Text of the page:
Hoffmann, L.K. and Patel, R.N. (2017) ‘Collective Action on Corruption in Nigeria: A Social Norms Approach to Connecting Society and Institutions’. London: Chatham House


It has been estimated that close to $400 billion was stolen from Nigeria’s public accounts from 1960 to 1999, and that between 2005 and 2014 some $182 billion was lost through illicit financial flows from the country. 

Corruption tends to foster more corruption, perpetuating and entrenching social injustice in daily life. Such an environment weakens societal values of fairness, honesty, integrity and common citizenship, as the impunity of dishonest practices and abuses of power or position steadily erode citizens’ sense of moral responsibility to follow the rules in the interests of wider society.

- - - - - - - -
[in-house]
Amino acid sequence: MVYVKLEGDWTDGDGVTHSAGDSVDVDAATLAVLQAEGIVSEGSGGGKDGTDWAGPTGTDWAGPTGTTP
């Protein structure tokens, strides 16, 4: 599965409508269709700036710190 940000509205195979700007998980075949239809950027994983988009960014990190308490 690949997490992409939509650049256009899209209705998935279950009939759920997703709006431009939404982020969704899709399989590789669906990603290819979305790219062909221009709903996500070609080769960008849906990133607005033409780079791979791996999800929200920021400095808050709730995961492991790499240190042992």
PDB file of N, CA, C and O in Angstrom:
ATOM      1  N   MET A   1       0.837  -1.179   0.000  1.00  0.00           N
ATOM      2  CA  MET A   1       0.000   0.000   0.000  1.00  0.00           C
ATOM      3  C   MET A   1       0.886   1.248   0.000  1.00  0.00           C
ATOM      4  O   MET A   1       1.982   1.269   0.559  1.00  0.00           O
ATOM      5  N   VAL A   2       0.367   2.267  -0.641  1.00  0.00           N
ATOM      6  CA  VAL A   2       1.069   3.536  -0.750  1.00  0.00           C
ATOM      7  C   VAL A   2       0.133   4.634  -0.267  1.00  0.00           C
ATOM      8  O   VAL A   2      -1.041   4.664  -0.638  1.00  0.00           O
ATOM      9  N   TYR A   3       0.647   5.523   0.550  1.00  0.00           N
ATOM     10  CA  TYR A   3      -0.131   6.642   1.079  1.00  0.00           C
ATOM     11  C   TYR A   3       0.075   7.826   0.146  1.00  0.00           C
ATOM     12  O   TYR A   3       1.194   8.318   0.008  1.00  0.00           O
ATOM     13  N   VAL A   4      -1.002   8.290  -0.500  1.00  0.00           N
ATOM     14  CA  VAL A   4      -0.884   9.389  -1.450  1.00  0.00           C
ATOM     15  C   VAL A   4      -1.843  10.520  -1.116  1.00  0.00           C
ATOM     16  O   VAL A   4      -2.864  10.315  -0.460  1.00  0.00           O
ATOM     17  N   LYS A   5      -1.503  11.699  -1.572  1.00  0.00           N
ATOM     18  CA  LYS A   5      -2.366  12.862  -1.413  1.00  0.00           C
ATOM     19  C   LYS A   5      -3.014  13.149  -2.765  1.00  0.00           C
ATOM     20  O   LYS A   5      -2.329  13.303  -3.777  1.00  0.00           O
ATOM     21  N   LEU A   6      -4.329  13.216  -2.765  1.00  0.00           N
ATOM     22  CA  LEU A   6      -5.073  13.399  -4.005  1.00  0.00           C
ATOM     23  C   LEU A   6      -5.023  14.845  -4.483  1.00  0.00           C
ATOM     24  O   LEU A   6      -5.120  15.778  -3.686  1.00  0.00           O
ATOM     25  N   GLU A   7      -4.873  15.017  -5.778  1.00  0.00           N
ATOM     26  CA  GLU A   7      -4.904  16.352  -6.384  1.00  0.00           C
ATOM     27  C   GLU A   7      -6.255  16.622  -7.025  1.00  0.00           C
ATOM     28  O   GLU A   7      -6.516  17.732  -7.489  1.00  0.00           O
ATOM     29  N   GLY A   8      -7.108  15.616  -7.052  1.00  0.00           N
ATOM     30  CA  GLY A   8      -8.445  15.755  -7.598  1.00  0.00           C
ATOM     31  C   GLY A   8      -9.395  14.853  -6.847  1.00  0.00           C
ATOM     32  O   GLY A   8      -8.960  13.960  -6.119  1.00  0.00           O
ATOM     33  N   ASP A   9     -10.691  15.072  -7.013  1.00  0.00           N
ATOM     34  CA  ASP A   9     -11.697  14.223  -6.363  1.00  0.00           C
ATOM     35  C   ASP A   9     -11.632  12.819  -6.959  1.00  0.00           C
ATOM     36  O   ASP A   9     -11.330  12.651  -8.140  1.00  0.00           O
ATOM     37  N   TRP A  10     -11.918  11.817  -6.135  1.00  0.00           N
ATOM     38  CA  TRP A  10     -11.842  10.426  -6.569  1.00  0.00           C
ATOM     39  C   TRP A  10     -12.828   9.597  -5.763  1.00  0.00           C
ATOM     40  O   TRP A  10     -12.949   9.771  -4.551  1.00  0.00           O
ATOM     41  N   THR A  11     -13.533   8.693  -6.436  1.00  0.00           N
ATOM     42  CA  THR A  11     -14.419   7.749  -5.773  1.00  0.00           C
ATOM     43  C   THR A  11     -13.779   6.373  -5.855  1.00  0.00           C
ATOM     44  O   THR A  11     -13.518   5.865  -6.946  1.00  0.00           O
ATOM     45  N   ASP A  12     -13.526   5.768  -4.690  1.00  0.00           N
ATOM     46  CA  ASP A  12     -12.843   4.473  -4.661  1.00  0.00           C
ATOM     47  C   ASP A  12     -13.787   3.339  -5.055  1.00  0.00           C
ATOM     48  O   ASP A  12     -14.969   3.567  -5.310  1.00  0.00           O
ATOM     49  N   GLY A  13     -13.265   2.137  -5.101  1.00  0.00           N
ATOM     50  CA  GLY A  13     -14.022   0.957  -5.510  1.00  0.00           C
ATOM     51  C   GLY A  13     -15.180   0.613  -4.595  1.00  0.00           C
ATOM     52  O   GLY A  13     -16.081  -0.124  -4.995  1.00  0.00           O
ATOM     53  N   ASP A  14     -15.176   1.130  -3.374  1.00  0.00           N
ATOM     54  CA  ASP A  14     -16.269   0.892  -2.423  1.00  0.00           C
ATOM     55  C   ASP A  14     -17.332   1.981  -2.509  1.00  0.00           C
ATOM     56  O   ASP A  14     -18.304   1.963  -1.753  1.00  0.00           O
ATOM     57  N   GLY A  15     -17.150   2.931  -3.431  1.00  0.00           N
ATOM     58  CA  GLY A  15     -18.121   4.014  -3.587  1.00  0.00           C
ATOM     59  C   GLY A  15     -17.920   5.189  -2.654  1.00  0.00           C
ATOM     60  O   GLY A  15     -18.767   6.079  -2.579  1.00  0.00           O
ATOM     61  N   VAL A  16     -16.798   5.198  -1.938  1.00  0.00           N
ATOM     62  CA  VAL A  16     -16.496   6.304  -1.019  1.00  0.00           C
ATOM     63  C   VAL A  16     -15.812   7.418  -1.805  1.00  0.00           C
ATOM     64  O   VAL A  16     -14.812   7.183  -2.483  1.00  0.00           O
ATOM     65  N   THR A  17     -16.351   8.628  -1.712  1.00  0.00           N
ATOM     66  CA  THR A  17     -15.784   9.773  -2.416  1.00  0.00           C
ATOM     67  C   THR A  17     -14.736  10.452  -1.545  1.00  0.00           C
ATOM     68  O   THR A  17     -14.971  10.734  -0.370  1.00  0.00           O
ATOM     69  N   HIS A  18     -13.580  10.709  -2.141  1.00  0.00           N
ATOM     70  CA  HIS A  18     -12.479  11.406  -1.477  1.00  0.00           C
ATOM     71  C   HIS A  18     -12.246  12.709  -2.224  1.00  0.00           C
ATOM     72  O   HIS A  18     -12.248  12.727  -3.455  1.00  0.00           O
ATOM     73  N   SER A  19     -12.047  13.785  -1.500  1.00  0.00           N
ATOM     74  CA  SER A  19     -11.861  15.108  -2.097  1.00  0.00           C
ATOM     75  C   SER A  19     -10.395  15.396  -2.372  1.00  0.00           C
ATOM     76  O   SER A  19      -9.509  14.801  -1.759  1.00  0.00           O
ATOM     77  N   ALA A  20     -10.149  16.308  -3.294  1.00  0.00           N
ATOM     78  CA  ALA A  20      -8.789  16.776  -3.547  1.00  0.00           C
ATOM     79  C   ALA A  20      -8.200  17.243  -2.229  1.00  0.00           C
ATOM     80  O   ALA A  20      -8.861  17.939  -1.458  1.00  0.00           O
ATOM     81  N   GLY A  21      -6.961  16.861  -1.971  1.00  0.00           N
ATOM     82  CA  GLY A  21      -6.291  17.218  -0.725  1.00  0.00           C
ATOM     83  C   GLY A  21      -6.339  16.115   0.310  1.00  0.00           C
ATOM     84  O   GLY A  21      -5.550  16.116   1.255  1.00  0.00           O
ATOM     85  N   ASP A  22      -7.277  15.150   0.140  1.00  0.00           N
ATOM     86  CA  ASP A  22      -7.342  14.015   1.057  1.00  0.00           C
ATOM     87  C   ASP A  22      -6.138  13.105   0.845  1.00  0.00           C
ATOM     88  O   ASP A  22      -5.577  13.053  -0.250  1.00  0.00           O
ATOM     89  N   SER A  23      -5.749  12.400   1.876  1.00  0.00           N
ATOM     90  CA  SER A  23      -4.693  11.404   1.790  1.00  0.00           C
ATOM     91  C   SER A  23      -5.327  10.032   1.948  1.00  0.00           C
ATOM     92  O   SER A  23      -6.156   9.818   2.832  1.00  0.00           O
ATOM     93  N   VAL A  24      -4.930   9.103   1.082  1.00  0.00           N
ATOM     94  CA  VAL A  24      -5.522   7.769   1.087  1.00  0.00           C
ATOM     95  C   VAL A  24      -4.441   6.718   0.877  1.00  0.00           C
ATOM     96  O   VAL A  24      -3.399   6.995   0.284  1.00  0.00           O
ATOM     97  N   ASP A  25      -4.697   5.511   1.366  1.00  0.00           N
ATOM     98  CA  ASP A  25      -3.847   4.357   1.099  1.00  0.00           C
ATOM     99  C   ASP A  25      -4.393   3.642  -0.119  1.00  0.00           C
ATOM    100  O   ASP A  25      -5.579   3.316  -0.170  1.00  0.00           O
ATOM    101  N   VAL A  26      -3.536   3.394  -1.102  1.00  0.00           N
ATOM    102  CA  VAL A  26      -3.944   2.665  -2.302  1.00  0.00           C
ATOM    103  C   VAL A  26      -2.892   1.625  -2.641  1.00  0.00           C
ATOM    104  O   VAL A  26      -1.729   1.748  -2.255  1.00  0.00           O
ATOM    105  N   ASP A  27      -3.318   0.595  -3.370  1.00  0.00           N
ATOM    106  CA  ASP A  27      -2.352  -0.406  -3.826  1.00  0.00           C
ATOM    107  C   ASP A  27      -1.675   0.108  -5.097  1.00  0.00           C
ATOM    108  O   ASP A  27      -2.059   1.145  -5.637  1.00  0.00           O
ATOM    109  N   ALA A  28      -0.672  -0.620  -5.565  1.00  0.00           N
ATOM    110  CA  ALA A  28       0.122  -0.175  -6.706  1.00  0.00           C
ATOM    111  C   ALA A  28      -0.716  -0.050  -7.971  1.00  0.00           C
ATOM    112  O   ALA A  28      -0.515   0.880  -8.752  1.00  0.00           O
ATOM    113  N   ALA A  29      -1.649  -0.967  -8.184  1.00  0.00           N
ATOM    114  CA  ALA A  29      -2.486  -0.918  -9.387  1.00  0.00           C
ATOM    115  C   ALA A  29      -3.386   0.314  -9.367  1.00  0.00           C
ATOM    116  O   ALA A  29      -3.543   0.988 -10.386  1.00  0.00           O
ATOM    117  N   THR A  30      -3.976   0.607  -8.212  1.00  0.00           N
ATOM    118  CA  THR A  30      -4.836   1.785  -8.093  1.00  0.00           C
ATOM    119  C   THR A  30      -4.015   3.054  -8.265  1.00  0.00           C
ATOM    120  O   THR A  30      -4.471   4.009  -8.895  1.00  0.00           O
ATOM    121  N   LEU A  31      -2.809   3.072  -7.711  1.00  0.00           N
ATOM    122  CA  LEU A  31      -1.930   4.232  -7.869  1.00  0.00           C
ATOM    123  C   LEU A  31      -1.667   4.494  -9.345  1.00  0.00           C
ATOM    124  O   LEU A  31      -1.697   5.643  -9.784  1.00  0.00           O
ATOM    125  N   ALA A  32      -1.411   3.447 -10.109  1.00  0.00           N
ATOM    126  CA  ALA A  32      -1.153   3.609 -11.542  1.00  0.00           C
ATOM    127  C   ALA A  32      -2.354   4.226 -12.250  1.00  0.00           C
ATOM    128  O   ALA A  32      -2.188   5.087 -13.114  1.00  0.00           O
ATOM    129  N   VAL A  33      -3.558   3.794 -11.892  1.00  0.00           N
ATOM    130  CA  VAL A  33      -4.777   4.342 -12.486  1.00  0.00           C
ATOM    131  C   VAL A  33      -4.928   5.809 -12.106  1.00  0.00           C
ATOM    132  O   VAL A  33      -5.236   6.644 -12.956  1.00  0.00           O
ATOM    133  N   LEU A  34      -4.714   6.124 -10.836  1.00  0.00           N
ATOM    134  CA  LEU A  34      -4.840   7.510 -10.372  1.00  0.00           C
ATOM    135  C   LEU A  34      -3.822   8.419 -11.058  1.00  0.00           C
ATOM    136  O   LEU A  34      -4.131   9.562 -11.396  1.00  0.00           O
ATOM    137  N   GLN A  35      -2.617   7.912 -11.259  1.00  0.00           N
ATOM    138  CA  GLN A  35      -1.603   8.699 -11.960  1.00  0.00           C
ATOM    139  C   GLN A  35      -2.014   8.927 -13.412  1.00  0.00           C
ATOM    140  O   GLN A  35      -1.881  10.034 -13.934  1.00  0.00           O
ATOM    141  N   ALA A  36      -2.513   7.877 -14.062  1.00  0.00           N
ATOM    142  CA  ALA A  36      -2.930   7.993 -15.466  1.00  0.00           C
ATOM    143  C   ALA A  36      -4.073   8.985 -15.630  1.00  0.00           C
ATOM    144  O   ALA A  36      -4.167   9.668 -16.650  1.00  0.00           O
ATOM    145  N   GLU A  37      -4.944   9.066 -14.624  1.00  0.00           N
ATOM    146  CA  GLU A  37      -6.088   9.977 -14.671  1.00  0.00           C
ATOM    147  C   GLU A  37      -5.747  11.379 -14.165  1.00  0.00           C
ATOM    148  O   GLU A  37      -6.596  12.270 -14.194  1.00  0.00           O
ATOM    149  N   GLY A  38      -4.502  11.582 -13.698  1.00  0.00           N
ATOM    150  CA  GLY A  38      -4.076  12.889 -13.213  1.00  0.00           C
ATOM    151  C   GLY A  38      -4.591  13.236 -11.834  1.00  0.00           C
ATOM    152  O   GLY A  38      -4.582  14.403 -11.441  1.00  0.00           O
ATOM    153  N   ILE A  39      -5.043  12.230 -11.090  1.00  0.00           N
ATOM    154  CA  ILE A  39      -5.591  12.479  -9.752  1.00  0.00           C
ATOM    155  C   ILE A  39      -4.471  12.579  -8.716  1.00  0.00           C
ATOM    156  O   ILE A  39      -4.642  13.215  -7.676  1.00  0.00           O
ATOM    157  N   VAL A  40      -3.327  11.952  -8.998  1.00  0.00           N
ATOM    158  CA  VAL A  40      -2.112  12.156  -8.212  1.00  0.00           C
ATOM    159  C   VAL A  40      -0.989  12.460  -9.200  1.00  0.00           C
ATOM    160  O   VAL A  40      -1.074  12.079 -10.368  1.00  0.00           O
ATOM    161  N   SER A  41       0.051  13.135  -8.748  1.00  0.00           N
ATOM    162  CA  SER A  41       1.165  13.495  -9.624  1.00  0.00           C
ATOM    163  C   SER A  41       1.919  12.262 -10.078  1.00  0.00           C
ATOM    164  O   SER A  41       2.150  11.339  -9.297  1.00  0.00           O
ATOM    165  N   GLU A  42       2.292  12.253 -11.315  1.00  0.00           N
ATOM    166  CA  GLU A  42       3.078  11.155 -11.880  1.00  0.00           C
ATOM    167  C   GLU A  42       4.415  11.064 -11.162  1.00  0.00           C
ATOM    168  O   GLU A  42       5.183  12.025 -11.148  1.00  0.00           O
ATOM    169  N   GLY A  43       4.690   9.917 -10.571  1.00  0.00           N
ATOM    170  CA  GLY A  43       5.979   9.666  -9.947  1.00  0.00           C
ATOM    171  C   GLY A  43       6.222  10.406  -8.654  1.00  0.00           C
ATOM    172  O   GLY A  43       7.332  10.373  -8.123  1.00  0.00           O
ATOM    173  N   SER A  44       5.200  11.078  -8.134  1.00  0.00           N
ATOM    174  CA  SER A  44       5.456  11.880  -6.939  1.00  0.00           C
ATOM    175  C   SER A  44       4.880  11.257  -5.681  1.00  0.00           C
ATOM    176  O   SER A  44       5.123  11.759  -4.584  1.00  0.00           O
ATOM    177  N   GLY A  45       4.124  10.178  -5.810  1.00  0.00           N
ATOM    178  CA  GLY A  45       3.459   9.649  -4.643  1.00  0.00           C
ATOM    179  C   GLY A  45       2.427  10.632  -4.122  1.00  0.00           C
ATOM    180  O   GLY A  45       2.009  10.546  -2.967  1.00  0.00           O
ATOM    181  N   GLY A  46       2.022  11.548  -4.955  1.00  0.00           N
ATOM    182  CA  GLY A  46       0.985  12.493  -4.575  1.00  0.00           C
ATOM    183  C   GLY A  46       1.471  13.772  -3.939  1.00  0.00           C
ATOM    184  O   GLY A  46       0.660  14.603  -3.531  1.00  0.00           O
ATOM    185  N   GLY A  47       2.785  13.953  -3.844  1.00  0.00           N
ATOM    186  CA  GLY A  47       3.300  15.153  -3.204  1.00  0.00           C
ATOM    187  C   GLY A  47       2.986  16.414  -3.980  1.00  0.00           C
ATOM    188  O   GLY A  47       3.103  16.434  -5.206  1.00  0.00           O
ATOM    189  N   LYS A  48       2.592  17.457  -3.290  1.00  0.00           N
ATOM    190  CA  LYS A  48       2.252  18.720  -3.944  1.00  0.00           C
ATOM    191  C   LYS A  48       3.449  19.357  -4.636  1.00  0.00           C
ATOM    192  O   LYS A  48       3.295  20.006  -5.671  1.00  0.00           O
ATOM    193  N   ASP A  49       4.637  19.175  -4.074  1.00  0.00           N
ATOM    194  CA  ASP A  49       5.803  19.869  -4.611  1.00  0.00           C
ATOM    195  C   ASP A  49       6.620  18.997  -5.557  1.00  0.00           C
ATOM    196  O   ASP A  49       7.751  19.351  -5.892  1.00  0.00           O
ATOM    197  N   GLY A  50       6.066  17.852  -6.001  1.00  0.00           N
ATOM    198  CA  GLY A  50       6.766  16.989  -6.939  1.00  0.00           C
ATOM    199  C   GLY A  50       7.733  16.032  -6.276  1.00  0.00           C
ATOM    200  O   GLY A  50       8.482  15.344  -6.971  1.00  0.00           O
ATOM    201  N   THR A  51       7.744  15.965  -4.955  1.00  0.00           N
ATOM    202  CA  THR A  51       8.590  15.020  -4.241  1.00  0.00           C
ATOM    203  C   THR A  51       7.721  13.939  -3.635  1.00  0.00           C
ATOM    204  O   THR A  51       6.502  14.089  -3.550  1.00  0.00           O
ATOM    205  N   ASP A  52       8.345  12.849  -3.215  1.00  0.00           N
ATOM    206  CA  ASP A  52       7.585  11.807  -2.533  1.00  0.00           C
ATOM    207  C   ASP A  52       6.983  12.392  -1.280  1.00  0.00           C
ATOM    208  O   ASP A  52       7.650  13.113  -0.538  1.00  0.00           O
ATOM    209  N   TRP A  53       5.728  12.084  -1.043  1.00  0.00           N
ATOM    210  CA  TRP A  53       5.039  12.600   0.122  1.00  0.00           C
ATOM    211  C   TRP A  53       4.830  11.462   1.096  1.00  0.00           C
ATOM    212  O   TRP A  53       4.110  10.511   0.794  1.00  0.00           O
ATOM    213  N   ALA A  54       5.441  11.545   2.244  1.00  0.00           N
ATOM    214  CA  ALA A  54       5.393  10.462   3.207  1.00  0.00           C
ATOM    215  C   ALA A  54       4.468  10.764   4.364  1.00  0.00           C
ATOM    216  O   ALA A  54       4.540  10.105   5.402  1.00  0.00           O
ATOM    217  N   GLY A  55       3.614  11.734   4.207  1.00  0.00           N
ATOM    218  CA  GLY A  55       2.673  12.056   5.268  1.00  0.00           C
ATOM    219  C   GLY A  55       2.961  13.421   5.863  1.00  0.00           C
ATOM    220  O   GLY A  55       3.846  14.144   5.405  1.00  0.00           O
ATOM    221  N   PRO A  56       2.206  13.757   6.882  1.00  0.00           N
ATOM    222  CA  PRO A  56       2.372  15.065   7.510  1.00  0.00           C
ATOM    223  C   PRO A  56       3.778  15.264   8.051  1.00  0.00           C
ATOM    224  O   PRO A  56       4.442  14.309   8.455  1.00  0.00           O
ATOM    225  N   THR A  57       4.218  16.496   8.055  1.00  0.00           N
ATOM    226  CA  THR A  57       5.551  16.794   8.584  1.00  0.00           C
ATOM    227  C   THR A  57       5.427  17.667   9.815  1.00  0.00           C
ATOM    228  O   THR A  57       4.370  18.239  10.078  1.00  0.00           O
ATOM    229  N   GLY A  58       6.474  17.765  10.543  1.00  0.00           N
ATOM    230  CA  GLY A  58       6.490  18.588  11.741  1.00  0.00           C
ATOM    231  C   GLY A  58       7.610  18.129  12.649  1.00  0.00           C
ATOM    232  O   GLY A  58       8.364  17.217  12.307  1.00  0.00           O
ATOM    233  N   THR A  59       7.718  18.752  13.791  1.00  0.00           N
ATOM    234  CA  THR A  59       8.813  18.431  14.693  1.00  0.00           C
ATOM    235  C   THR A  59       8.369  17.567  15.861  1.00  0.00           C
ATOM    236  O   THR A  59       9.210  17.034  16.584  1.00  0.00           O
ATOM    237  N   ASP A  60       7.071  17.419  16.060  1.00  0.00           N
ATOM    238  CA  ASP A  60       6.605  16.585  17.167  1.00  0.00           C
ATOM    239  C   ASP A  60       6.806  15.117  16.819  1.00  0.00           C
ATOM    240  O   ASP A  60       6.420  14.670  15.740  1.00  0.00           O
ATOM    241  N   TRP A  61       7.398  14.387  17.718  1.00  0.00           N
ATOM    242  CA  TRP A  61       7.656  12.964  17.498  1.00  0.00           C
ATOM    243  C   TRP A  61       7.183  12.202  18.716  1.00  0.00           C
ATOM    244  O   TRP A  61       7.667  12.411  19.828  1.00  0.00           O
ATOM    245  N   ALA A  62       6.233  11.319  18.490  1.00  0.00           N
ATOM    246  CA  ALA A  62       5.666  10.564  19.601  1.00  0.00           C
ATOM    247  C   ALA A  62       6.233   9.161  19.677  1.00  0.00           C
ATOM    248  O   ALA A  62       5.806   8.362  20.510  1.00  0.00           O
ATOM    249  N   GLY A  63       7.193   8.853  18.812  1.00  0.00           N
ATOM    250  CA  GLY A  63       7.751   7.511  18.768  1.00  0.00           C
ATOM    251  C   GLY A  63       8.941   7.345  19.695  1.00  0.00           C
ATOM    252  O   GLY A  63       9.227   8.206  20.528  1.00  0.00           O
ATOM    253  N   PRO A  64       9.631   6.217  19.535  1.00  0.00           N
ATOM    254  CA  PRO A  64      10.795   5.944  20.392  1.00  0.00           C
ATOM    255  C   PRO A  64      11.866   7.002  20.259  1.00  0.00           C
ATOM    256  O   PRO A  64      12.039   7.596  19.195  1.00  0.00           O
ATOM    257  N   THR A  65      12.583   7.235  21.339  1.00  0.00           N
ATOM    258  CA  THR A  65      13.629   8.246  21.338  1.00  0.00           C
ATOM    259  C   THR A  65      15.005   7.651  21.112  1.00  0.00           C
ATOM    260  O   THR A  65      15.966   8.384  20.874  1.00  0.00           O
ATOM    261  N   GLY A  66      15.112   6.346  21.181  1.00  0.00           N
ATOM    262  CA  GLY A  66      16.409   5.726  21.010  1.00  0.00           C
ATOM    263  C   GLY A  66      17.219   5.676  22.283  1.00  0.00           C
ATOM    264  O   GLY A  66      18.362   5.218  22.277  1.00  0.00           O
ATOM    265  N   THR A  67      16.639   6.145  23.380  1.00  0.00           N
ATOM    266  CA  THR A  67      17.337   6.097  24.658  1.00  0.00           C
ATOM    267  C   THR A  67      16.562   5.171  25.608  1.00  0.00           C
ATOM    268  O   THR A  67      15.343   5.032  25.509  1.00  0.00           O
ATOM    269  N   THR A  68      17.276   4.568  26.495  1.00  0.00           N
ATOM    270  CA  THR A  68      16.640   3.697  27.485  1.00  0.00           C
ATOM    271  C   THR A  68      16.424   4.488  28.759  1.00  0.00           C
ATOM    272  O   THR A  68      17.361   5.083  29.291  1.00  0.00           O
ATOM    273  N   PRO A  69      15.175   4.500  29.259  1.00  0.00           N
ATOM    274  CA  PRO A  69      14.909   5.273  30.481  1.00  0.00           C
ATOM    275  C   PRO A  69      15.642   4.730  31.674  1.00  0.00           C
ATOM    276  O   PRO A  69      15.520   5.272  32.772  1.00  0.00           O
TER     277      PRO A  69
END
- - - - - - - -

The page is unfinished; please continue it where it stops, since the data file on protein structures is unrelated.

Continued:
This report aims to diagnose what drives corrupt behaviour in Nigeria, and the types of beliefs that support practices understood to be corrupt. Its findings are based largely on a national household survey jointly developed by the Chatham House Africa Programme and the University of Pennsylvania’s Social Norms Group (PennSONG), in collaboration with Nigeria’s National Bureau of Statistics as well as a network of academics and practitioners from Nigerian universities and NGOs. The findings present new evidence of the social beliefs and expectations that influence some day-to- day forms of corruption in Nigeria.

The report examines corruption in Nigeria from the perspective of the social norms that serve as embedded markers of how people behave as members of a society and have a strong influence on how they choose to act in different situations. These social influences determine accepted forms of behaviour in a society, and act as indicators of what actions are appropriate and morally sound, or disapproved of and forbidden.

In the context of anti-corruption in Nigeria, understanding these underlying social drivers helps to identify which forms of corruption are underpinned by social norms, and which practices are driven by conventions, local customs or circumstances.